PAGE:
So I knew that, when I decided to undertake this adventure, I'd be running into some changes. Big ones, small ones, and places in the between. Gentoo has always had its place for me, it was my first distribution, it has taught me a lot, but now I'm starting to think serious about jumping to its off-shoot, Sabayon. Back when I was in the Linux world, Sabayon was in its infant stages. Heck, back then, it was RR4 and RR64. I played around with it, mostly cause it would show off XGL (also in its infant stages), but I never really thought much of it. Now, I'm considering it.
In my eyes, now Sabayon is to Gentoo what Ubuntu is to Debian. Now that's a very broad statement, and the laymen at this blog will be confused as can be, but basically, Sabayon feels like it's trying to be a new user oriented distribution. It offers a decent amount of variety, customizability similar to Gentoo, and, in theory, an easier setup. As I type this post, I'm downloading the LiveDVD/installer and I will be trying it out.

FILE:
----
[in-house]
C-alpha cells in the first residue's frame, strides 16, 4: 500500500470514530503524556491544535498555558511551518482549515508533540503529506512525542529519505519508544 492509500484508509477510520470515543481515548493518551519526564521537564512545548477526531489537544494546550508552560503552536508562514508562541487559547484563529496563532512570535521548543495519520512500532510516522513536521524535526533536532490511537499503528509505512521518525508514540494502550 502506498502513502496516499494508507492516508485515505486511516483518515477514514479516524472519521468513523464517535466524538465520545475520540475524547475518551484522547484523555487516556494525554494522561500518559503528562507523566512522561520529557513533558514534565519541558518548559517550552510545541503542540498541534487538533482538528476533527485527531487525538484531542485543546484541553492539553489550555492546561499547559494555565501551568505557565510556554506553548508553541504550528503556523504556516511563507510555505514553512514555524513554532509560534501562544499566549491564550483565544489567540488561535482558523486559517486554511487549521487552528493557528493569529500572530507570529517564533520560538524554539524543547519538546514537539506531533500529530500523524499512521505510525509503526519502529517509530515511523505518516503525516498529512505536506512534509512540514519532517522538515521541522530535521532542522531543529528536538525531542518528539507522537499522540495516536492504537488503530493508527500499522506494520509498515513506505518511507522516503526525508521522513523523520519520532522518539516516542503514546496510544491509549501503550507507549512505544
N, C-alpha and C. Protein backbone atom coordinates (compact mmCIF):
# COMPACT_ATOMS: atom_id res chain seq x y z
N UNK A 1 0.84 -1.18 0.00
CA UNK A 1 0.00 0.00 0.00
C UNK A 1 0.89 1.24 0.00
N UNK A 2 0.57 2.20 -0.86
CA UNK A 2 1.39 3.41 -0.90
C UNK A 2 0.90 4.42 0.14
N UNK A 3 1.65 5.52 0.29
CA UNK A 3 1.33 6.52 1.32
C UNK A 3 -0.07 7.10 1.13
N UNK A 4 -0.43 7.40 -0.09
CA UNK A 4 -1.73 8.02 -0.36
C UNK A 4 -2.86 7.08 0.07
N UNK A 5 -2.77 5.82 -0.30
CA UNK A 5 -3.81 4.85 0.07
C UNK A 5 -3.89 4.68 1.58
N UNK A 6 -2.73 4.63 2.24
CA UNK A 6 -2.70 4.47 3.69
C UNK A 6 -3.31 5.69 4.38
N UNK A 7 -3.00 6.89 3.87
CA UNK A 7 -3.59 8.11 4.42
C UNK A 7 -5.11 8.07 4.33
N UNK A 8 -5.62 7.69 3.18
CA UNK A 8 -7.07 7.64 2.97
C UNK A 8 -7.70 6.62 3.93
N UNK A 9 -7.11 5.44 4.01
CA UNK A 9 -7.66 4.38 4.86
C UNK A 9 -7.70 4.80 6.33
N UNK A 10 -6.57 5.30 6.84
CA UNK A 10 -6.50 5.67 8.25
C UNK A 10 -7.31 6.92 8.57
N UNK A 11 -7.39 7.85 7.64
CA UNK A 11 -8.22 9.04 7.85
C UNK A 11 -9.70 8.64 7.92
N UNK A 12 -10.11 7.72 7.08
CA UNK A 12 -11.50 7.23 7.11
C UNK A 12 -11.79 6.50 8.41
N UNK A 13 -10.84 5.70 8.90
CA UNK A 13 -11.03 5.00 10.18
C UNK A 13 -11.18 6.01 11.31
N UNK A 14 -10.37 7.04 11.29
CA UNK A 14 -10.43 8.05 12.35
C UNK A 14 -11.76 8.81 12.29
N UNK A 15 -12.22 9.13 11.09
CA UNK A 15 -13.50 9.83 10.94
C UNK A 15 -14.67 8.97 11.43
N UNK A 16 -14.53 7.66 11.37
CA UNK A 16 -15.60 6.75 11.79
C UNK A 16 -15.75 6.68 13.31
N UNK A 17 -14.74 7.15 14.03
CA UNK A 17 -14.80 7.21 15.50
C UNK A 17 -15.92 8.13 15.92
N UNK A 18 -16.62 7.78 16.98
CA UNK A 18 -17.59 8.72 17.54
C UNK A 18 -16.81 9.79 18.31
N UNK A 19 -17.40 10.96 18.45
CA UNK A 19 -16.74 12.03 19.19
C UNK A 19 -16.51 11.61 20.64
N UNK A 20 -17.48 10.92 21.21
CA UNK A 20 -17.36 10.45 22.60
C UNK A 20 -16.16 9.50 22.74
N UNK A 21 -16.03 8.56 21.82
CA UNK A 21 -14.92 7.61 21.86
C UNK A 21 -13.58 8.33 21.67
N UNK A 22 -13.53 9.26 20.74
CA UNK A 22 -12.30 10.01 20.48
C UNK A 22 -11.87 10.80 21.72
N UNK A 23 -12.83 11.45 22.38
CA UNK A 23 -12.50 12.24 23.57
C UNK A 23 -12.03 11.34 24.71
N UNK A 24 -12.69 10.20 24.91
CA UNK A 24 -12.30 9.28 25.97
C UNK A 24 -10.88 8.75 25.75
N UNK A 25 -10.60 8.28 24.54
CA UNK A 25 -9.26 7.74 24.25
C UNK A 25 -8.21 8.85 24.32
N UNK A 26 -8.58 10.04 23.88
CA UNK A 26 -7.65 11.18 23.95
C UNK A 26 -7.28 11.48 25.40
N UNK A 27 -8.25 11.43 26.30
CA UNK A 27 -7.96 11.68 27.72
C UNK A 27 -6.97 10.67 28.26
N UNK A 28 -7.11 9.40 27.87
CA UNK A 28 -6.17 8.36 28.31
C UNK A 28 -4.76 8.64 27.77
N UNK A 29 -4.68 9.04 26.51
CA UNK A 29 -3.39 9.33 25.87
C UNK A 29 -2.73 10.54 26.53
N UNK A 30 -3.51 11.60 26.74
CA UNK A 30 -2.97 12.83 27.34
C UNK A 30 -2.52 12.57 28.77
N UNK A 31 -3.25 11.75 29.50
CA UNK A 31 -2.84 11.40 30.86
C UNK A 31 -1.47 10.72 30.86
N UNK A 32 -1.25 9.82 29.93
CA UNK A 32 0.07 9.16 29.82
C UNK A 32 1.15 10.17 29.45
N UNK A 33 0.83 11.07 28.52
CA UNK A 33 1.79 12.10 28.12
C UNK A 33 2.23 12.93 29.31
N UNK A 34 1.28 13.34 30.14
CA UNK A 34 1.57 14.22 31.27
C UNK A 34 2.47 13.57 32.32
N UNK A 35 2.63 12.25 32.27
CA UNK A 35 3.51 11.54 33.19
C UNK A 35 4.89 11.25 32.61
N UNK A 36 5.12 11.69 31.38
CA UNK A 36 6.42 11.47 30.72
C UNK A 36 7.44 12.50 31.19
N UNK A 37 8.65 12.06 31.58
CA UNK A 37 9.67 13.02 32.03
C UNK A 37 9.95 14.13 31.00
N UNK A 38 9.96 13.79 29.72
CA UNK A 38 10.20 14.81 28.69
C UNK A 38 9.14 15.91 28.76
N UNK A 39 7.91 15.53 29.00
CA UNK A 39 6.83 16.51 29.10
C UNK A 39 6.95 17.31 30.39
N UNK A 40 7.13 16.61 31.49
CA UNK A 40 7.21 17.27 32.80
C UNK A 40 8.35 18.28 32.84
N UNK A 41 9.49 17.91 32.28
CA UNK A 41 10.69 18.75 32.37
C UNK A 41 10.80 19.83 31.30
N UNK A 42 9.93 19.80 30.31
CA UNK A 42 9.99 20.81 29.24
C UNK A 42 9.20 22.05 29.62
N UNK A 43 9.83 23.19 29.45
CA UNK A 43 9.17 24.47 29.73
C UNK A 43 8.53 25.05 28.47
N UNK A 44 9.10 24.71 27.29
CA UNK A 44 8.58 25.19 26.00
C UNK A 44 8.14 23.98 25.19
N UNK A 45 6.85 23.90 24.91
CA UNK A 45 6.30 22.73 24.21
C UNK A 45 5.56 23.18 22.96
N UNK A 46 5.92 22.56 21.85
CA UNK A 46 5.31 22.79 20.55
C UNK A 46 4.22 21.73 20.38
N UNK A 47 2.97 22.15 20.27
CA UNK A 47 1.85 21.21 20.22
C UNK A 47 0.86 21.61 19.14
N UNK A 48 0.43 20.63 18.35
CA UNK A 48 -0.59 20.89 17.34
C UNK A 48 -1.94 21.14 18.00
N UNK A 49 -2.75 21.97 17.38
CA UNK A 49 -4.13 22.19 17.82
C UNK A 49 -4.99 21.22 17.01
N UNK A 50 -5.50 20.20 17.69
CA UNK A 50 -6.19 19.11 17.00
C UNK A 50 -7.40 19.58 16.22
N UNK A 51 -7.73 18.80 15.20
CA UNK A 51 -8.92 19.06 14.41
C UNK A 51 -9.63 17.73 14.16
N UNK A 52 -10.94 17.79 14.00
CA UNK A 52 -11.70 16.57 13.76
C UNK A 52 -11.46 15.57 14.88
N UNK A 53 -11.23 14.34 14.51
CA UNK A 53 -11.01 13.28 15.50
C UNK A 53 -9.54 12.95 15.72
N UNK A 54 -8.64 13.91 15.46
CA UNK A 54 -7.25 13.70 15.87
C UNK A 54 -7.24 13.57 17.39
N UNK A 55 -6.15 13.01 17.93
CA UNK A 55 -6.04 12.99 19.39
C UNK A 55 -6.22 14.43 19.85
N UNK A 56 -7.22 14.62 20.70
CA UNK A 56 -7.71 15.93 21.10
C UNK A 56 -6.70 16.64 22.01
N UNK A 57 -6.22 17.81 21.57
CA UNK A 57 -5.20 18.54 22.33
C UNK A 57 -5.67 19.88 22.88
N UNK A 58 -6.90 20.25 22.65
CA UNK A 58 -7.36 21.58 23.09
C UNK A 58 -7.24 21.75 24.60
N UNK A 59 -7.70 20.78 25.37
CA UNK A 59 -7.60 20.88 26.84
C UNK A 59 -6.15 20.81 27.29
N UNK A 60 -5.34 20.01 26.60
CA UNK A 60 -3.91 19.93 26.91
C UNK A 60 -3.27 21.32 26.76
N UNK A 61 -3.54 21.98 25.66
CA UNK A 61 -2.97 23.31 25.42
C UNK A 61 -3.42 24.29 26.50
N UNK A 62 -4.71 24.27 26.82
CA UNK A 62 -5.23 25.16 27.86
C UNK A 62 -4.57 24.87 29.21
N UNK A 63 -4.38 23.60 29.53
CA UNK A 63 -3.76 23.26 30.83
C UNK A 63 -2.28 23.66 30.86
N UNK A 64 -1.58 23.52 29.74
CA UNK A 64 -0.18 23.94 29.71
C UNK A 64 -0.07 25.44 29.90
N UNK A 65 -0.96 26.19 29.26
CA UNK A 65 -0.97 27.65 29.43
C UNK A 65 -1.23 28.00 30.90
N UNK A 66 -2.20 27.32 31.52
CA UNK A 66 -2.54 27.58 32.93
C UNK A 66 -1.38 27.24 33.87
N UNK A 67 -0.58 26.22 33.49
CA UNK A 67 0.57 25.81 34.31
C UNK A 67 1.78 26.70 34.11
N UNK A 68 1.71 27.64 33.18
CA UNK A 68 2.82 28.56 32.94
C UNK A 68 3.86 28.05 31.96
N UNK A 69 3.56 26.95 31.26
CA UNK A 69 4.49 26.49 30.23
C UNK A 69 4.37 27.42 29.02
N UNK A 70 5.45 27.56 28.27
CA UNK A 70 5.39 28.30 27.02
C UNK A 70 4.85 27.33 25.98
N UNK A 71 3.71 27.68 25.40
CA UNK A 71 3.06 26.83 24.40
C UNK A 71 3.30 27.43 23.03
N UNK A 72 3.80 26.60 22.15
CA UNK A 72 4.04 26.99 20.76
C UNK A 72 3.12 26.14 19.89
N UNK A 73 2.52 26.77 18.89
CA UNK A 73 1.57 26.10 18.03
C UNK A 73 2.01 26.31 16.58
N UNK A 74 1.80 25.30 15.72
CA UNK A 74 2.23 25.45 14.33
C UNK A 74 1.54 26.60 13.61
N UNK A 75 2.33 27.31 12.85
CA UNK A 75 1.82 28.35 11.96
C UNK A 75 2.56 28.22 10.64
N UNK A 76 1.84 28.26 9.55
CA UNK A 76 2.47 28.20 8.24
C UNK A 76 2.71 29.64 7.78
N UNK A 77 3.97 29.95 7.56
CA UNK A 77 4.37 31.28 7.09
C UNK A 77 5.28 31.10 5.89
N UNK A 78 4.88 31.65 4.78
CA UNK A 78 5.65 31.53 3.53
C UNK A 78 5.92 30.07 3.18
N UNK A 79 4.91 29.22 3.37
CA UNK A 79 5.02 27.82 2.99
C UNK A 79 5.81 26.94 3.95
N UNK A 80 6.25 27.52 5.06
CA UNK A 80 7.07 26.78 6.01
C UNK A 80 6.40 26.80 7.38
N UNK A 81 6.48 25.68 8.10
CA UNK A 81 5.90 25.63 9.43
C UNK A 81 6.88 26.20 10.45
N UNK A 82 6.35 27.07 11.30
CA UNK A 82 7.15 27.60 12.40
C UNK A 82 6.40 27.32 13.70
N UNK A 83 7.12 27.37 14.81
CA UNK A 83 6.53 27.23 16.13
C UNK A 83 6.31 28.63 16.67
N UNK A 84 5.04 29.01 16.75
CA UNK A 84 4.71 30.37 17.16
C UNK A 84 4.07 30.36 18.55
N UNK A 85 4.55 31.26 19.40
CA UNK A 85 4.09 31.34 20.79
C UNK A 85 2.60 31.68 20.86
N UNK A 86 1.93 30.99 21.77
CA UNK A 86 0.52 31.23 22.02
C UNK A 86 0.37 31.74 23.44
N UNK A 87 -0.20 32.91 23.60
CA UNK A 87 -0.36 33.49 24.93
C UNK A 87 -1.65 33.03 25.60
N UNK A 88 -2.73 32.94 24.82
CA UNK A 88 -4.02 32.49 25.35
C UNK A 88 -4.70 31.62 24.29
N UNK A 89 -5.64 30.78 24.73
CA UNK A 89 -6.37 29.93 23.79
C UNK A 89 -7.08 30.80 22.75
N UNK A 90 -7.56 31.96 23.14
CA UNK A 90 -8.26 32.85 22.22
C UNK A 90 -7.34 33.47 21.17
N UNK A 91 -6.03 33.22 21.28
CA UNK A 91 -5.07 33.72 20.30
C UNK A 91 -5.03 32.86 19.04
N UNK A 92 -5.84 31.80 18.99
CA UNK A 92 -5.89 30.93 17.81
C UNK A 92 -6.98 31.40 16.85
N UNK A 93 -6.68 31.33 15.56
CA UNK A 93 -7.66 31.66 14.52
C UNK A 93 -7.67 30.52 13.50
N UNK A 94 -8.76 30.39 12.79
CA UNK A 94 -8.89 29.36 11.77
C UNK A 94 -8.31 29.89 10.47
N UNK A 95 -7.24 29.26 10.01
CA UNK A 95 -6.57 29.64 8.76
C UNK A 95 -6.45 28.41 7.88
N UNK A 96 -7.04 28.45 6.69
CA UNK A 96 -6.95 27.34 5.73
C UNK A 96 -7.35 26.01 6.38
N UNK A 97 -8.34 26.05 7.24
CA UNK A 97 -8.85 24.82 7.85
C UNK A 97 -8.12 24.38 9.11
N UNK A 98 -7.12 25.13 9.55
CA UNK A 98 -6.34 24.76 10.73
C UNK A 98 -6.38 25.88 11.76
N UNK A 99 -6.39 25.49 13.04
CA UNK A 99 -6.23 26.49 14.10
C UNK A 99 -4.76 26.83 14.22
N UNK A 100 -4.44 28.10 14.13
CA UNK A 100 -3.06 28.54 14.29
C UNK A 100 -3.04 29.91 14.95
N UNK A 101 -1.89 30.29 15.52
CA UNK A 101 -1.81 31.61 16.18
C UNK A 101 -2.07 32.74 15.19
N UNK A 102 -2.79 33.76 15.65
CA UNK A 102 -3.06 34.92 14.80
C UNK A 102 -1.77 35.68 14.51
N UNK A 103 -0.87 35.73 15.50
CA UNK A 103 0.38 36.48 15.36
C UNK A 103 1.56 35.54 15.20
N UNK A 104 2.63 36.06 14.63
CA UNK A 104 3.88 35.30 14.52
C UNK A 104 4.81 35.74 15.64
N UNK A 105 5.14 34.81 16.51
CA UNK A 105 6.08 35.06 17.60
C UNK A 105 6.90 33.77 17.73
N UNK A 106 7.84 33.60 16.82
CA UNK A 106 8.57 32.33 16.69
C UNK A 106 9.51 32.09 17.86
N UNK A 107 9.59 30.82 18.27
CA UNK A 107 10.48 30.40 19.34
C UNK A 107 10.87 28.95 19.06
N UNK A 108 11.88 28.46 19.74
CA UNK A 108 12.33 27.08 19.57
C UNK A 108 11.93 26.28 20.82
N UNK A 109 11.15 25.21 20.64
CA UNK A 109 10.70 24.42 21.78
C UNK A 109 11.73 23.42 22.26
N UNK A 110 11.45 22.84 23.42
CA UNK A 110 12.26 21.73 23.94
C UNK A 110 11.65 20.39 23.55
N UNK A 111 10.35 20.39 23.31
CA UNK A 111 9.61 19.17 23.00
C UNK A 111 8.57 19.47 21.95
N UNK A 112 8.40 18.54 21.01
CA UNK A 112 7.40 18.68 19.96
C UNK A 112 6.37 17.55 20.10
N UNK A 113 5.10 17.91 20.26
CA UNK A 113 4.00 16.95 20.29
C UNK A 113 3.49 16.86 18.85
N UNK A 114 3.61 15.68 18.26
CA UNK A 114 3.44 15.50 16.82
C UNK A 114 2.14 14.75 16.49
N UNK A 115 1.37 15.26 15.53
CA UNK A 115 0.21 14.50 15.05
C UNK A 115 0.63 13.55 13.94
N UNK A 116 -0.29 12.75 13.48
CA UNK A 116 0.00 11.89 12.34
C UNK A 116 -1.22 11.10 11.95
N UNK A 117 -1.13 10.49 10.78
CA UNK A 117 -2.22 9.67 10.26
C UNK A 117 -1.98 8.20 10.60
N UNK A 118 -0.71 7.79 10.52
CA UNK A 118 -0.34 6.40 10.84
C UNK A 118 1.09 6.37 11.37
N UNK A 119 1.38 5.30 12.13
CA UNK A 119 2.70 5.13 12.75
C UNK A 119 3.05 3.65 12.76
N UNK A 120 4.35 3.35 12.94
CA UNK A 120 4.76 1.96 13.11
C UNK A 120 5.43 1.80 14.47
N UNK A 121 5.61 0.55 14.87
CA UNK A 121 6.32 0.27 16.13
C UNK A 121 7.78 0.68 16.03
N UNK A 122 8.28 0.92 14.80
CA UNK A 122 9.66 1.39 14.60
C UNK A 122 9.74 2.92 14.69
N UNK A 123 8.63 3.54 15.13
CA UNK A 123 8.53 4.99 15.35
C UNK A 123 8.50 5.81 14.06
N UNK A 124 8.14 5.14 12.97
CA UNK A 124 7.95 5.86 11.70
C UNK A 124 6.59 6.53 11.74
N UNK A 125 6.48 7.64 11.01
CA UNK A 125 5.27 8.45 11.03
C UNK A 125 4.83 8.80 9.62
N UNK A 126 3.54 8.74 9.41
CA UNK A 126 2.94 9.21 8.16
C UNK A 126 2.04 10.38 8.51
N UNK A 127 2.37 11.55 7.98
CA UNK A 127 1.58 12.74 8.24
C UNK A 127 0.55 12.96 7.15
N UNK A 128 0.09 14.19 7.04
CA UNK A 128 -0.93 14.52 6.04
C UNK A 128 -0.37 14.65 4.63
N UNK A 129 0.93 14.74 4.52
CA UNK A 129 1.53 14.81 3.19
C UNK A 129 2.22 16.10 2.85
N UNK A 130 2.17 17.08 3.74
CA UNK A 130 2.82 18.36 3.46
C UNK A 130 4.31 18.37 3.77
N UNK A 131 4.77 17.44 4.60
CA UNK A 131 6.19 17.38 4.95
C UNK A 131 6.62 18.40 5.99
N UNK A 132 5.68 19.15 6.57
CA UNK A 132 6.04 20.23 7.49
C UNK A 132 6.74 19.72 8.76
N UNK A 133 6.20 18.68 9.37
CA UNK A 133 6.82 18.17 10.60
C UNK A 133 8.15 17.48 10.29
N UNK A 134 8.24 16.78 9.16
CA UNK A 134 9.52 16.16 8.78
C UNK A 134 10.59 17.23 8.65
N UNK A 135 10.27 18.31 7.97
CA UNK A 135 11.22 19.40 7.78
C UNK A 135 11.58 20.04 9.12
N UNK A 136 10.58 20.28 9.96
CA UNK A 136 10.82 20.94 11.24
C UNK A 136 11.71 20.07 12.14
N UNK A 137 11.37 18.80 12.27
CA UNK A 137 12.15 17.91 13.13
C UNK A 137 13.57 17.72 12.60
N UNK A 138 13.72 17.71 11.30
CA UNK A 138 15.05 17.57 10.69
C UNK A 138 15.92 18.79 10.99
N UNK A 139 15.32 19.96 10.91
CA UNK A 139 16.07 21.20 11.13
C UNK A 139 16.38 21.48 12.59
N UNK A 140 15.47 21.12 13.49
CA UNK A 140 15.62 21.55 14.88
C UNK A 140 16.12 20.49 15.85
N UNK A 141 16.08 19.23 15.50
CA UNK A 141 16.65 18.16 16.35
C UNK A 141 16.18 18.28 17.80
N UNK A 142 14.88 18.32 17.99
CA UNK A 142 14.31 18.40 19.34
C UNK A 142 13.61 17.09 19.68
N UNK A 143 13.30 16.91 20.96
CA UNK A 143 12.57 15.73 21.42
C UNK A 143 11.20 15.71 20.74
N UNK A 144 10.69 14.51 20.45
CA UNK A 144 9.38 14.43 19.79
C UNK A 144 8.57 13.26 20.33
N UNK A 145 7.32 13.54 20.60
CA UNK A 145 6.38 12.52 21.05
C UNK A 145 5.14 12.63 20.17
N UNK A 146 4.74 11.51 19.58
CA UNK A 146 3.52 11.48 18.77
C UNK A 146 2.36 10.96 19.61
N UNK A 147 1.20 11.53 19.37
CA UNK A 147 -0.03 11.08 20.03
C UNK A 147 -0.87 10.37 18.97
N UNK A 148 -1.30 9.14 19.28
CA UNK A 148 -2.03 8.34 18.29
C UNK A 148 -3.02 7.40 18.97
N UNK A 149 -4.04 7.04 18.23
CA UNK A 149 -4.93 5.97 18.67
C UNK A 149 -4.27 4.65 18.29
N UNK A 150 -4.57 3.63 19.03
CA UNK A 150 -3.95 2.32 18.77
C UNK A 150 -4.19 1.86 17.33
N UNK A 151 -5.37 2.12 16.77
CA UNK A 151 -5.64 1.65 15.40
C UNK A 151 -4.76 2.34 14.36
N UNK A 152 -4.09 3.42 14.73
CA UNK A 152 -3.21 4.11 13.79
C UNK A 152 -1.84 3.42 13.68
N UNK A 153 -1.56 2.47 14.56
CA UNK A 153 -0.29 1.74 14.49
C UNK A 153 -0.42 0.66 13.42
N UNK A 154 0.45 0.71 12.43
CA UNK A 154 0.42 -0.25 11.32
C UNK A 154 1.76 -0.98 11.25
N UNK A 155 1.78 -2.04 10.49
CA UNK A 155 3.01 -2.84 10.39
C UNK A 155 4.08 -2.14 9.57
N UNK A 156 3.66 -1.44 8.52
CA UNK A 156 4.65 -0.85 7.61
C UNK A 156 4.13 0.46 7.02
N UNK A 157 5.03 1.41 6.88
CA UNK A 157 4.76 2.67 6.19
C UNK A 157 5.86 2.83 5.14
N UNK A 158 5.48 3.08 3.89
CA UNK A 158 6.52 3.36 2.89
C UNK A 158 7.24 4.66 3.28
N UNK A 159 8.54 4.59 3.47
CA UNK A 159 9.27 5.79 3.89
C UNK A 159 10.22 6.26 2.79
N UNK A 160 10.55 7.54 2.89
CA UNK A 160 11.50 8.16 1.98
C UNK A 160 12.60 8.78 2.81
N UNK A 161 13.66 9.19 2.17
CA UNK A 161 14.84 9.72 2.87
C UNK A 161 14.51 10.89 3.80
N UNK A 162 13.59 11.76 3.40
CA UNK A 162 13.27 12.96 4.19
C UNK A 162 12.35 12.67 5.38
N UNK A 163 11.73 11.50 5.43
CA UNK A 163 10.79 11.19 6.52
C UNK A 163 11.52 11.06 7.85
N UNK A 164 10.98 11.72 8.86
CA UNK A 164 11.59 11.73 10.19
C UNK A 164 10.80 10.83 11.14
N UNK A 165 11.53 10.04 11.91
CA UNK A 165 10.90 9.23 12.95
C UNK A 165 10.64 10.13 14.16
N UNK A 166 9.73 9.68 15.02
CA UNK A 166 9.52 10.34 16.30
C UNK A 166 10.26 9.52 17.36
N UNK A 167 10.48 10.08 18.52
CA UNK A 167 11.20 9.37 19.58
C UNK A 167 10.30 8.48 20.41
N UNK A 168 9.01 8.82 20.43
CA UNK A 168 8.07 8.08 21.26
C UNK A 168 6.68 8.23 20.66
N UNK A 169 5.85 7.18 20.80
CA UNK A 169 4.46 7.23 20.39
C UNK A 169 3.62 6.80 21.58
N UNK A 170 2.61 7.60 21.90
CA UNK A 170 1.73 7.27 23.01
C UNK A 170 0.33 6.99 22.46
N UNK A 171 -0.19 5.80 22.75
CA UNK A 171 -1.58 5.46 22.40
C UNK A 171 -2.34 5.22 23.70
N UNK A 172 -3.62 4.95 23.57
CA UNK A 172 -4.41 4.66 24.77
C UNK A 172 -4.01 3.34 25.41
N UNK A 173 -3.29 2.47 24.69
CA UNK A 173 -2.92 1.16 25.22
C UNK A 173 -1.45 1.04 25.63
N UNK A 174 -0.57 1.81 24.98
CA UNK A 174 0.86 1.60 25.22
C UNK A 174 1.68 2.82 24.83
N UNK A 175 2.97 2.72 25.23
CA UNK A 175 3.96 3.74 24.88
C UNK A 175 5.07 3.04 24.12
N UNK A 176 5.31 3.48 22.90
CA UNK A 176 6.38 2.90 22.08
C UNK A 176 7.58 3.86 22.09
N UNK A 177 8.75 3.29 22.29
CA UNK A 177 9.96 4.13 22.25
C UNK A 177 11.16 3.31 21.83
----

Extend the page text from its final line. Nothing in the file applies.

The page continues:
The one thing that Sabayon has changed significantly since I last used it is that it is no longer Portage based. Portage is Gentoo package manager and compiles everything it can from source. This is nice, it adds customization, but it also takes away on speed of updates and such. With Portage, you start from scratch and build up. Sabayon has migrated to Entropy, which, as far as I can tell, is a custom package manager that uses Gentoo based packages. So someone else does your compiling and you get the package management of portage. It's not going to be as customized, but it'll be quicker to install.
My biggest issues with Gentoo were always that, anytime I felt like changing things around, it'd cost me...a lot. If I decided that I needed that debug USE flag, I needed to recompile for a day and a half minimum. With Sabayon, I can avoid that, and Sabayon seems to give the user more options from the get go.